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How to Dress for a Job Interview: 3 Tips for Teens

With limited experience in a professional workplace, many teens don’t understand the importance of dressing appropriately for a job interview. Here are some ideas for finding interview clothes for teens.

3 Fashion Tips for Job Interviews:

1. Dress Like Your Boss

Consider an outfit you would wear out with friends—it isn’t appropriate for an interview. If you would sweat in it at the gym, or throw it on for a day at the beach, don’t wear it.

The standard rule of thumb in dressing for job interviews in a corporate or office environment is to dress one level above the dress code for the role you’re seeking. In most cases, this means dressing like your potential boss does on a daily basis. When in doubt, it is perfectly acceptable to call human resources and ask what is appropriate.

When business casual is the designated dress code, for guys that means an ironed, button-down shirt, dark pants, and polished dress shoes.

Young women should go with a tailored dress, a skirt and blouse, or tailored pants and a button-down shirt—no cut-outs, cleavage, or bare midriffs. Keep the length of dresses and skirts to the knee or slightly above it. It’s best to wear low-heeled shoes with no open toes.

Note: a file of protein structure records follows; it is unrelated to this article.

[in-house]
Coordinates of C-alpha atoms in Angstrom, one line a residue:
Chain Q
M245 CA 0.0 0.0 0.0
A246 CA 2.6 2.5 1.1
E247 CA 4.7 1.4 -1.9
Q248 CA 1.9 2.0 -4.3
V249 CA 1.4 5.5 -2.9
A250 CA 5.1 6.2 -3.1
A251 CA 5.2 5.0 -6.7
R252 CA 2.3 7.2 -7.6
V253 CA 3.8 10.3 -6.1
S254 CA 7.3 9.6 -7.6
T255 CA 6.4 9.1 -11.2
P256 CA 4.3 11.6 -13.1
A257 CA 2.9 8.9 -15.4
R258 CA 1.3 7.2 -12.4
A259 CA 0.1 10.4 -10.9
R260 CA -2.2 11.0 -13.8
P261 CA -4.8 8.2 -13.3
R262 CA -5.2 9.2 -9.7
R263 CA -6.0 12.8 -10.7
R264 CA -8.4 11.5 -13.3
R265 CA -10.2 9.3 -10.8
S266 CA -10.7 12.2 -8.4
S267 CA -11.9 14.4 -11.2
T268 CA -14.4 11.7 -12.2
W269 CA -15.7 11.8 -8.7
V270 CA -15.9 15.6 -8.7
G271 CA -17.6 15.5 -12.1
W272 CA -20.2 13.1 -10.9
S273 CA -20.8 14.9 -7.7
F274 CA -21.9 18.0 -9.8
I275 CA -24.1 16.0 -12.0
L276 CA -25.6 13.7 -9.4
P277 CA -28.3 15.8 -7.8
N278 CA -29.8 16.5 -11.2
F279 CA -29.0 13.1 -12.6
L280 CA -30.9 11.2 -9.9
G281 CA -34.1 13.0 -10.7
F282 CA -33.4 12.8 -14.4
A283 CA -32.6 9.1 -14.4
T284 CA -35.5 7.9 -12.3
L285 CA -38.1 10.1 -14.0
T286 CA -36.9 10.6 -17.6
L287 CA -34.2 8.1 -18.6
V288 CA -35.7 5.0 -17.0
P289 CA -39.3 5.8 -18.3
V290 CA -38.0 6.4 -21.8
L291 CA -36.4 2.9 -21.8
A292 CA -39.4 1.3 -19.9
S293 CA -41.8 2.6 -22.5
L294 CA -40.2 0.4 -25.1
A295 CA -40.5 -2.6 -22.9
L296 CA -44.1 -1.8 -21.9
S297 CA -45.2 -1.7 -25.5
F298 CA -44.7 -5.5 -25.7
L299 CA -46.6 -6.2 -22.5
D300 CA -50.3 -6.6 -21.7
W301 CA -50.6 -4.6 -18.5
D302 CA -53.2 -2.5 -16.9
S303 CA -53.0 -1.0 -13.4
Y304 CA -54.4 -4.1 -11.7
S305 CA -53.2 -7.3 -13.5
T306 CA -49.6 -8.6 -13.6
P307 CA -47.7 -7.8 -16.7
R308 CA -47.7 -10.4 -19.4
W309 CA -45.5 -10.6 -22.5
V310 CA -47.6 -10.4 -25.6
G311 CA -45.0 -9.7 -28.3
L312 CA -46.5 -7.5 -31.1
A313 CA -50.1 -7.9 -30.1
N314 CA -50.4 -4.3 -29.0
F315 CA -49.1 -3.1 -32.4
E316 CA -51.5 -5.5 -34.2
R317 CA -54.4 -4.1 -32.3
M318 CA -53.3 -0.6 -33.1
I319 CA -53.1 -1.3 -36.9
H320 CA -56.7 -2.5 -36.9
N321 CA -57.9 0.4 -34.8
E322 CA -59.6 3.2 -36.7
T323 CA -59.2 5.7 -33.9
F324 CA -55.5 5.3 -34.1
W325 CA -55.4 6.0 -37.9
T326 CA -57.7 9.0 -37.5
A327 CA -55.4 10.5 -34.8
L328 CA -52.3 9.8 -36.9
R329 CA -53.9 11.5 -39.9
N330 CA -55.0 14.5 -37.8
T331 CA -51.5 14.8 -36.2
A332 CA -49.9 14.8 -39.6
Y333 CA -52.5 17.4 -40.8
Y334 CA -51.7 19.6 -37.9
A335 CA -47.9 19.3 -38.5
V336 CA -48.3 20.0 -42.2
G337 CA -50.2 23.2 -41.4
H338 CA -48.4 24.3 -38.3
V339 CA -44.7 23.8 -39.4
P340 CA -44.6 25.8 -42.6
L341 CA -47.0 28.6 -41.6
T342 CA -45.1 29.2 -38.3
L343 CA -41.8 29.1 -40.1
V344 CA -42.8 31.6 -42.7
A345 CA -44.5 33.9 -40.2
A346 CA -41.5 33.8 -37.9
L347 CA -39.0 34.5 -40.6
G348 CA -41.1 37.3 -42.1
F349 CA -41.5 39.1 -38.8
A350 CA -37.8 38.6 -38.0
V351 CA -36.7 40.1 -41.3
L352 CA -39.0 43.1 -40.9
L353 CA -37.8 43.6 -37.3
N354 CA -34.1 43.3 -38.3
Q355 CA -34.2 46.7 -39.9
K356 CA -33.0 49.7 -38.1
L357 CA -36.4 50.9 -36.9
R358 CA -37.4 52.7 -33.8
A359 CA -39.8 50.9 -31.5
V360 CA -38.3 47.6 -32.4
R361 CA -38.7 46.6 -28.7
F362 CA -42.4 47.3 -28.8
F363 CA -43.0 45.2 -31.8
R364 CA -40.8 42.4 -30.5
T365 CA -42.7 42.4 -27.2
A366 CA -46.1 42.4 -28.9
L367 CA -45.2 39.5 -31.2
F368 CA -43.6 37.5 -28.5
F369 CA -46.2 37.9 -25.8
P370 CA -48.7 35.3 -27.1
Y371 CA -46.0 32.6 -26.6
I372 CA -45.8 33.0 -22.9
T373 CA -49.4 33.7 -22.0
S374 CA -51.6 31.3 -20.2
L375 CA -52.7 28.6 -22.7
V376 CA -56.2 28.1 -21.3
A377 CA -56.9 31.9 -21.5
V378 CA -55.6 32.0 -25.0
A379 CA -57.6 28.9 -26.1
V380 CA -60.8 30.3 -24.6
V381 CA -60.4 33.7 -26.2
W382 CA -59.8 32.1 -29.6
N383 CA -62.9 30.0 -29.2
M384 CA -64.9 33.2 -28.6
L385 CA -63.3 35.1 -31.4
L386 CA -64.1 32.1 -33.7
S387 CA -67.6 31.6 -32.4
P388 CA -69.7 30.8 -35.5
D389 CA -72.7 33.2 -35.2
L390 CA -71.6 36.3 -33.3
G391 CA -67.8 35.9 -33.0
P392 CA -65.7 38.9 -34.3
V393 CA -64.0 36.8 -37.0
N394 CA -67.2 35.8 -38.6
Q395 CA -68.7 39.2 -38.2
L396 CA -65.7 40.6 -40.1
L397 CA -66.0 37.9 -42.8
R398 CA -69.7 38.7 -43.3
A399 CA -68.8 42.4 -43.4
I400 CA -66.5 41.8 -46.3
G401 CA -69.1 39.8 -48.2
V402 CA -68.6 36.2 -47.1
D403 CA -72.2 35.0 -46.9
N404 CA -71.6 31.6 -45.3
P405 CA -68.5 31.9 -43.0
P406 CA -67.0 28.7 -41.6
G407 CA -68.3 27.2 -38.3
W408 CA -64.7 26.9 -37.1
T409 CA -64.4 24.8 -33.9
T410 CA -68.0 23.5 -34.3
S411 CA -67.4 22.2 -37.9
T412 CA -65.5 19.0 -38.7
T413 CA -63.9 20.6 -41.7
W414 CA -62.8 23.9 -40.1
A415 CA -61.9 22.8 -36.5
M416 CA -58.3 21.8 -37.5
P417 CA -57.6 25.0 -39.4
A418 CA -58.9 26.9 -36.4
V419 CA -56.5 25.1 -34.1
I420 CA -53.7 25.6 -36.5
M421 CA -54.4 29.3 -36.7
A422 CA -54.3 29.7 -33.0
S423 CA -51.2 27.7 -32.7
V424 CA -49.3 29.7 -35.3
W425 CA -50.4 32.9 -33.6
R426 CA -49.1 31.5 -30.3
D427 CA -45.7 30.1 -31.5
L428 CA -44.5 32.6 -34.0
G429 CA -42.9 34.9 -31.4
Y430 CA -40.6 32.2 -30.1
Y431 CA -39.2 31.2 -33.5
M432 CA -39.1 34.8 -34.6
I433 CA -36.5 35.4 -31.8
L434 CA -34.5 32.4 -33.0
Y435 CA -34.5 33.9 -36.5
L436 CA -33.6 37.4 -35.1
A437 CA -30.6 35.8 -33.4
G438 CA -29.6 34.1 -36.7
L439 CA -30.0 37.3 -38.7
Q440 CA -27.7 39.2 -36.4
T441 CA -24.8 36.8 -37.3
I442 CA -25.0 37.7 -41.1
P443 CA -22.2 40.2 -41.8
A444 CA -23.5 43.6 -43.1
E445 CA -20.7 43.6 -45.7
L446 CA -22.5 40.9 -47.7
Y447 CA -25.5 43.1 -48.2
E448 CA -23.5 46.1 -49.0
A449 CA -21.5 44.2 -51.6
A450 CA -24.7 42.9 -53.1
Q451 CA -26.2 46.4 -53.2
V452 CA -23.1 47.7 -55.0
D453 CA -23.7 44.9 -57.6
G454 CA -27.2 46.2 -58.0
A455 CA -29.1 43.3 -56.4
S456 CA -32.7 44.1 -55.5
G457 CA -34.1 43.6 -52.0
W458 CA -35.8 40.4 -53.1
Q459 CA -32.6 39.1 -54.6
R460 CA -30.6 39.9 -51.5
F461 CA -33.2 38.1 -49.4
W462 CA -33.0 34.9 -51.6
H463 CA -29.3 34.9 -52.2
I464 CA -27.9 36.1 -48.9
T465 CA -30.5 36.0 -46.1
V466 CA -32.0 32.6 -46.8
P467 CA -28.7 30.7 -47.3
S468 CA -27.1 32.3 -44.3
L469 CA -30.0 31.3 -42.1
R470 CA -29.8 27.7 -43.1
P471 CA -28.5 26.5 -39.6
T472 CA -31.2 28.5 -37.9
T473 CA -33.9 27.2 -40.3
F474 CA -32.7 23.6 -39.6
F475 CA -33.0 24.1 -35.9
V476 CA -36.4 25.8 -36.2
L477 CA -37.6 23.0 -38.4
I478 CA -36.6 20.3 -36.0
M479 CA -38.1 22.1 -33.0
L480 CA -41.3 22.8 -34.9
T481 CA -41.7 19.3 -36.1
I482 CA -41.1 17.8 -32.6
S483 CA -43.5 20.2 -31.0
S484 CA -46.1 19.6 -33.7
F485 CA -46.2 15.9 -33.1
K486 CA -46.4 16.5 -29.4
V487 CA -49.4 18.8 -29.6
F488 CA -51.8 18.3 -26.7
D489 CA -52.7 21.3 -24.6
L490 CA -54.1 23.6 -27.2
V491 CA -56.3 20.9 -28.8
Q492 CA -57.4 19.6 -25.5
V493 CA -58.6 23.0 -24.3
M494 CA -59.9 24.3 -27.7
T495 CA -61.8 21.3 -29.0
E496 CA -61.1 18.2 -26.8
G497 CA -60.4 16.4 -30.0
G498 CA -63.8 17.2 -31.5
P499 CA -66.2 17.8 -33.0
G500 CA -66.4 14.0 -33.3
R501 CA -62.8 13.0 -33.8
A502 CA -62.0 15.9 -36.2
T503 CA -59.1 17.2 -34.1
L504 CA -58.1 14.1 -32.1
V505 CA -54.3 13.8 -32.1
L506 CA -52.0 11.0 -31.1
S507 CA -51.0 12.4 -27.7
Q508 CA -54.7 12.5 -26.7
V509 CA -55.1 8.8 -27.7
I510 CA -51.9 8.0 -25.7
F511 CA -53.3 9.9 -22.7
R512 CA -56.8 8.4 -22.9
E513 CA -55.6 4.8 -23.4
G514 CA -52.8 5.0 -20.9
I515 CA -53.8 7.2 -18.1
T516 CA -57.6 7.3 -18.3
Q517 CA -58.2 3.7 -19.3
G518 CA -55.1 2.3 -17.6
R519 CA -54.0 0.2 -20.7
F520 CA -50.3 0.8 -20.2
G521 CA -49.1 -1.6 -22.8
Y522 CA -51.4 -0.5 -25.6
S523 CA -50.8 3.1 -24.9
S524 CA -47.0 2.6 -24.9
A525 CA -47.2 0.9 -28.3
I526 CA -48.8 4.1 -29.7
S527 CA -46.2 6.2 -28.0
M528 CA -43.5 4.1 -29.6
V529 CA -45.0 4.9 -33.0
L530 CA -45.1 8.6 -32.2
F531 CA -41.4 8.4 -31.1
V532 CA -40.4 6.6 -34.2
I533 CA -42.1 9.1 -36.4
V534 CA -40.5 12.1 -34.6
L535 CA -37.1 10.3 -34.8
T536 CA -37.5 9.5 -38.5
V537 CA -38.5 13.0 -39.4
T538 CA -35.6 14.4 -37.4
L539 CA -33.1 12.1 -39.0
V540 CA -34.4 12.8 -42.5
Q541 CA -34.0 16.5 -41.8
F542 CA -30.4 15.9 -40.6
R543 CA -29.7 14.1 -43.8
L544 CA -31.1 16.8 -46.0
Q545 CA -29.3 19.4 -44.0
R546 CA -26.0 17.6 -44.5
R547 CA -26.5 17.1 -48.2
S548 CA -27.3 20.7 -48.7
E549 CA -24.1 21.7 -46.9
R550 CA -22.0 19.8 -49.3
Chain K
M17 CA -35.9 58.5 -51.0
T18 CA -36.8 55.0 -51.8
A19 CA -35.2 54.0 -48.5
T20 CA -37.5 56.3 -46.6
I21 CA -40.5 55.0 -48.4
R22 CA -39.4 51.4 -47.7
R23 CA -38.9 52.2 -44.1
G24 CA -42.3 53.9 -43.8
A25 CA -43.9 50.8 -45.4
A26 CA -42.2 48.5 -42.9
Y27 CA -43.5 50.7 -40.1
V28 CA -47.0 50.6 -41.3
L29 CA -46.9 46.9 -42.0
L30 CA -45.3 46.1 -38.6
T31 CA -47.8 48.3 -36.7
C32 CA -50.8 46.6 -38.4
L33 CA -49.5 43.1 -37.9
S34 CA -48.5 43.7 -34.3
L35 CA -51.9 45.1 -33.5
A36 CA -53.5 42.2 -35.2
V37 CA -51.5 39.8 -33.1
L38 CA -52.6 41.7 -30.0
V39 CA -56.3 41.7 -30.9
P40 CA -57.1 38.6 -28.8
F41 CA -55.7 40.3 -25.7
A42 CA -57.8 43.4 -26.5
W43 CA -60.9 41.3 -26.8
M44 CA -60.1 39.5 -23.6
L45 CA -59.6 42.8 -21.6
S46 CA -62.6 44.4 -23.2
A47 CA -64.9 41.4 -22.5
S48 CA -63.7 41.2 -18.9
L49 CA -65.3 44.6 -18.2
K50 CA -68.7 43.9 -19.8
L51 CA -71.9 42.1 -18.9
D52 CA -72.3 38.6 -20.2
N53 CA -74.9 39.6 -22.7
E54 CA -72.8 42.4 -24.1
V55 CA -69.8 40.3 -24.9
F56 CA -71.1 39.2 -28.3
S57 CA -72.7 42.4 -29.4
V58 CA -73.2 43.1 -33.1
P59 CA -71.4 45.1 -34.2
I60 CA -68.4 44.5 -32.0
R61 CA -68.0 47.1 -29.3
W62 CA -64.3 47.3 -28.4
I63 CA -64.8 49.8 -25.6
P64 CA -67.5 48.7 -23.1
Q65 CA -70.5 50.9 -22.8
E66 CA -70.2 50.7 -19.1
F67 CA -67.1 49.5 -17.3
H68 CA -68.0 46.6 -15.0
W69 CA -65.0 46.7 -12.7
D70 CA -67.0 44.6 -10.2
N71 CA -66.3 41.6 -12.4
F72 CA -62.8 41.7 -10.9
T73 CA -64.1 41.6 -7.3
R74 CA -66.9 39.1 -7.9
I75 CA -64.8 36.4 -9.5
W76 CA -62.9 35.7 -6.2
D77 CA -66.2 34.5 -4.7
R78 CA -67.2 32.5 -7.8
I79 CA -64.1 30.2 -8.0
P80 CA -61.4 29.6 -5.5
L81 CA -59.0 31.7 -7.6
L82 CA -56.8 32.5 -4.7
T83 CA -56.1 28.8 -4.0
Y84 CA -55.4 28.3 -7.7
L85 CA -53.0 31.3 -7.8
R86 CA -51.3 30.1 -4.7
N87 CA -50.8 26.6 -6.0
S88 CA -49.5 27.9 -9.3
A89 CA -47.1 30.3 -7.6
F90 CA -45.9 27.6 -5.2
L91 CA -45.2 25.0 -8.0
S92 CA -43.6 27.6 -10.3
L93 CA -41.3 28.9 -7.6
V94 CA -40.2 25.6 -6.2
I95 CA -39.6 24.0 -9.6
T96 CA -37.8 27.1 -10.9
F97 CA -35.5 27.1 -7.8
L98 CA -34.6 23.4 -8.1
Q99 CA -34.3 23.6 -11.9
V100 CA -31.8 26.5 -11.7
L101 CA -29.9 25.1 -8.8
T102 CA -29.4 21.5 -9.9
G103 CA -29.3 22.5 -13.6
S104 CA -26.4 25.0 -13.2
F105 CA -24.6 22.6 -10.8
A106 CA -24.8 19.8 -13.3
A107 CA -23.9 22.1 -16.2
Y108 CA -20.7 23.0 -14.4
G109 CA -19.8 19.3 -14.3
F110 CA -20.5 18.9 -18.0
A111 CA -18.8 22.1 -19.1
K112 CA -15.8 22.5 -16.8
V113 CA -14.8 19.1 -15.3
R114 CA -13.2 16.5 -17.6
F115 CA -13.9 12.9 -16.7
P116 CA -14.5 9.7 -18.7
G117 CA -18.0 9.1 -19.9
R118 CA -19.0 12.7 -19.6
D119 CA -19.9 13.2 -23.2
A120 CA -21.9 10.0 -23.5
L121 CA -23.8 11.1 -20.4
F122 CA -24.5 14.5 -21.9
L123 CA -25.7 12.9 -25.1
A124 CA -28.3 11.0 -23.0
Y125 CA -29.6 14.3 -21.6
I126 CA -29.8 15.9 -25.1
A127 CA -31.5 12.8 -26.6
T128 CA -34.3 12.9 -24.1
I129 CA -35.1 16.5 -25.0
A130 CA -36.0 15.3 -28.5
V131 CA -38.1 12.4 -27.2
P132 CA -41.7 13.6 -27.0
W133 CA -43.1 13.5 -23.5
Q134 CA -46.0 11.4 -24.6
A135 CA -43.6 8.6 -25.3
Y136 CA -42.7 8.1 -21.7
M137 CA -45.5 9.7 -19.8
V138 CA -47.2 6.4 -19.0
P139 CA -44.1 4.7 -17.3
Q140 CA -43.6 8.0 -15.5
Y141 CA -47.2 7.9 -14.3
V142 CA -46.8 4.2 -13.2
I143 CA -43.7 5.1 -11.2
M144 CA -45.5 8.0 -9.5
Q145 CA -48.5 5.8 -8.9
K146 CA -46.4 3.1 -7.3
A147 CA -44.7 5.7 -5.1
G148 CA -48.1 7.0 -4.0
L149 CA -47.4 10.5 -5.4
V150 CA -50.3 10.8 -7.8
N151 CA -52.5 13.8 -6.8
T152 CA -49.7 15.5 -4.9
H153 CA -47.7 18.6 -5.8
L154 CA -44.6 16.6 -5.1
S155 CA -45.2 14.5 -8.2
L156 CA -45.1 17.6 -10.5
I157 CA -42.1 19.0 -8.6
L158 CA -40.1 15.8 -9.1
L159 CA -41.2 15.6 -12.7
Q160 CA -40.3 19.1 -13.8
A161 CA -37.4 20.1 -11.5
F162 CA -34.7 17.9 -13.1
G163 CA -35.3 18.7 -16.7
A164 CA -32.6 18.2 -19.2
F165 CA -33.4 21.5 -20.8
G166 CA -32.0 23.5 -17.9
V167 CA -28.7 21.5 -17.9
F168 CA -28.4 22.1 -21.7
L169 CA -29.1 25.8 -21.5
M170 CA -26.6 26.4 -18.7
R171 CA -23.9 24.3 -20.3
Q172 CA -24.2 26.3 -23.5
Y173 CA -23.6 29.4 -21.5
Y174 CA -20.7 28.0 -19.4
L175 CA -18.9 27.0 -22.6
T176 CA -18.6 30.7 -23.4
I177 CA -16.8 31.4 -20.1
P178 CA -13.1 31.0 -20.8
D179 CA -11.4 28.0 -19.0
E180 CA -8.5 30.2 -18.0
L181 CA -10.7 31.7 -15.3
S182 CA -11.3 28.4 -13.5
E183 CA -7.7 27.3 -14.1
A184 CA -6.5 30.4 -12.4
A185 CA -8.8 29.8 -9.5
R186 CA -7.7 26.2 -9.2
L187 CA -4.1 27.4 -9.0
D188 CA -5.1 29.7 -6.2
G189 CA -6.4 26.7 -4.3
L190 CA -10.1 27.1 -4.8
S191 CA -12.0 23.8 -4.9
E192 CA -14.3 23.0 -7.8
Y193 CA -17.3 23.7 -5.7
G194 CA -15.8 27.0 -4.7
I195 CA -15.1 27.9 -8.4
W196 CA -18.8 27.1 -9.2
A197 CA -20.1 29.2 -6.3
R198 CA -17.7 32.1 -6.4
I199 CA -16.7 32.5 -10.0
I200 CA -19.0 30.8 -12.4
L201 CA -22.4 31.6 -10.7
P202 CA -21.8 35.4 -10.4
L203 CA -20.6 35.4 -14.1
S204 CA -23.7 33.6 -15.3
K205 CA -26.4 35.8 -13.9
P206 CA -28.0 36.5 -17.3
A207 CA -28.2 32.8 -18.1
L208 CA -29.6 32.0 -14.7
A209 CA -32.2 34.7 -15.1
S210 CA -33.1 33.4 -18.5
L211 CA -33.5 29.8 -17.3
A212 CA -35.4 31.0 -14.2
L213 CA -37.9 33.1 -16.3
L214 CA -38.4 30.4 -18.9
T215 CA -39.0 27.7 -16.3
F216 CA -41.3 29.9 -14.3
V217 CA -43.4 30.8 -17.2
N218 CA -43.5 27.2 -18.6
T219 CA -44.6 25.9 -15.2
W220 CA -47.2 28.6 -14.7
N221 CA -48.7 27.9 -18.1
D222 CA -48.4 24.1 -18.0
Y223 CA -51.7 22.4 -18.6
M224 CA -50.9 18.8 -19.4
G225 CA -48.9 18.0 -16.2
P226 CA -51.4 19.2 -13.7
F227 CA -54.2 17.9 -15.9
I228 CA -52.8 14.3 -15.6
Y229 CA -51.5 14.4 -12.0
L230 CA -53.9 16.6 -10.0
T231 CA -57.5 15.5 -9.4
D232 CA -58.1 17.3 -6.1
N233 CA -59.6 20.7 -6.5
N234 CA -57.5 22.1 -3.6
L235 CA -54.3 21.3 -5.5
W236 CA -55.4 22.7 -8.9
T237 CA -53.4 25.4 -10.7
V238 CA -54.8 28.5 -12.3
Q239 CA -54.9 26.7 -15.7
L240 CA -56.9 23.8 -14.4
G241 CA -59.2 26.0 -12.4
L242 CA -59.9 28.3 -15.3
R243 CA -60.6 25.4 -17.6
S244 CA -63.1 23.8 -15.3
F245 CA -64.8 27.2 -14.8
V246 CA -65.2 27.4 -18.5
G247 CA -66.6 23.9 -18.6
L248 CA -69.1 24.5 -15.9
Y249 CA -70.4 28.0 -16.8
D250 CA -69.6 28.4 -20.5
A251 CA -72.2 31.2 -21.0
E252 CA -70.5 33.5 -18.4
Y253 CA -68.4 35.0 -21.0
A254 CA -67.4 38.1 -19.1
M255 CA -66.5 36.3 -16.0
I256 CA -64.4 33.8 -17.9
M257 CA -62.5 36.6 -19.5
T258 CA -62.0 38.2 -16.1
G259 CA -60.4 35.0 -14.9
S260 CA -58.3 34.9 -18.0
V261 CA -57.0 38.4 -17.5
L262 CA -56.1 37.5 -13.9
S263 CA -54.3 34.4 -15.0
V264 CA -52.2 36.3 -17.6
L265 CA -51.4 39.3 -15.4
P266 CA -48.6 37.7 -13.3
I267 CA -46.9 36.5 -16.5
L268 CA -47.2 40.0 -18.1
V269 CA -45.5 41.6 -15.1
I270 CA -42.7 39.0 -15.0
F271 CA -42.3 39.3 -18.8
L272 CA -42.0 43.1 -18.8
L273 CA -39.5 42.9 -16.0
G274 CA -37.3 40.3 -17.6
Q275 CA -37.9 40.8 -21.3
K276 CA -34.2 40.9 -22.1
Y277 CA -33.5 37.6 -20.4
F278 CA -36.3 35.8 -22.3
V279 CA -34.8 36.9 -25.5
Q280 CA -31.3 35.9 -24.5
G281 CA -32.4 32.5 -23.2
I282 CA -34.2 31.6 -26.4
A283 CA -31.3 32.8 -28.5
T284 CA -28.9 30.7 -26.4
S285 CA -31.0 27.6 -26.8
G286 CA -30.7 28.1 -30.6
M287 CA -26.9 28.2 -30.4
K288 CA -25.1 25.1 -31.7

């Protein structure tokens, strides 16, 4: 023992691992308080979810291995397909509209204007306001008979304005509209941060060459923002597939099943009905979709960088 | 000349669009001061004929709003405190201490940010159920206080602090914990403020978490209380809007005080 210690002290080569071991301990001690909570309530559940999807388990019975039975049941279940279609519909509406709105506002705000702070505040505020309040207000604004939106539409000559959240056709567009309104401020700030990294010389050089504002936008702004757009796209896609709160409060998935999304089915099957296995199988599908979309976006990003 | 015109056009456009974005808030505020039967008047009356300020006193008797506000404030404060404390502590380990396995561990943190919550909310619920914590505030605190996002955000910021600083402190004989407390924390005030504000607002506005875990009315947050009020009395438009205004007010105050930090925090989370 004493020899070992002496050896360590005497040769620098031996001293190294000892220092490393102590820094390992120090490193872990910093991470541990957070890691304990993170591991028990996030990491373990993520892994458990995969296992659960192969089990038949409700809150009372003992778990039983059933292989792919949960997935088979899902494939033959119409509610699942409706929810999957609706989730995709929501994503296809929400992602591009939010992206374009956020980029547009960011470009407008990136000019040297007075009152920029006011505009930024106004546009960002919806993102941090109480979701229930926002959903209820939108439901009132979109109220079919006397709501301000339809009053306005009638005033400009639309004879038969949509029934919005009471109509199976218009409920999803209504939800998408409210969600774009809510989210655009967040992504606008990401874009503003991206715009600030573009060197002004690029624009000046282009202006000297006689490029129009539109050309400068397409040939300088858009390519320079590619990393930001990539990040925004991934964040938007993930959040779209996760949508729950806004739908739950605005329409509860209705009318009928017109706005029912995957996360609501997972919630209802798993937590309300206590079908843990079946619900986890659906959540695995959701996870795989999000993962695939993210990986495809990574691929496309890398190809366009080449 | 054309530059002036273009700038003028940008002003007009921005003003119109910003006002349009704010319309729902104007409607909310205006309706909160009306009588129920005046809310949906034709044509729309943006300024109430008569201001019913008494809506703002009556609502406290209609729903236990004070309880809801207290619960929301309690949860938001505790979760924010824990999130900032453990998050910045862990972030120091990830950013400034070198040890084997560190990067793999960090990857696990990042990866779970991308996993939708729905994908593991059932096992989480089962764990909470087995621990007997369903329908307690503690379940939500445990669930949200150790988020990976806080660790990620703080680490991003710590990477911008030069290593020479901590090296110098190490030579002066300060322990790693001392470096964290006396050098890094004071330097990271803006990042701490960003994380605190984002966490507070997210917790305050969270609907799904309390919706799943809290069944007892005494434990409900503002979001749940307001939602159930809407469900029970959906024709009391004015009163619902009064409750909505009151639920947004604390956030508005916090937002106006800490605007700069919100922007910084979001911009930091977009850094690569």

2. Aim for Conformity

Now is not the time to show your unique style or personality. Instead, dress to blend in with everyone else. When in doubt, err on the conservative side. The goal is to appear professional and competent rather than super stylish, while also fitting into the office culture.

3. Pay Attention to the Details

Ensure that your shoes are clean and polished. Keep your hair and nails neat, wear minimal makeup and avoid extreme looks or loud colors. Limit jewelry to a watch, ring, or bracelet, and keep body piercings—other than ear piercings—and tattoos covered up during interviews. Don’t wear hats, t-shirts, leggings, jeans, or sneakers, and leave the chewing gum at home.

Remember, your interviewer’s attention should be on you and your qualities as a potential employee. You do not want to be noticed for what you are wearing (or not wearing).

Jane Parent

Jane Parent is senior editor of Your Teen.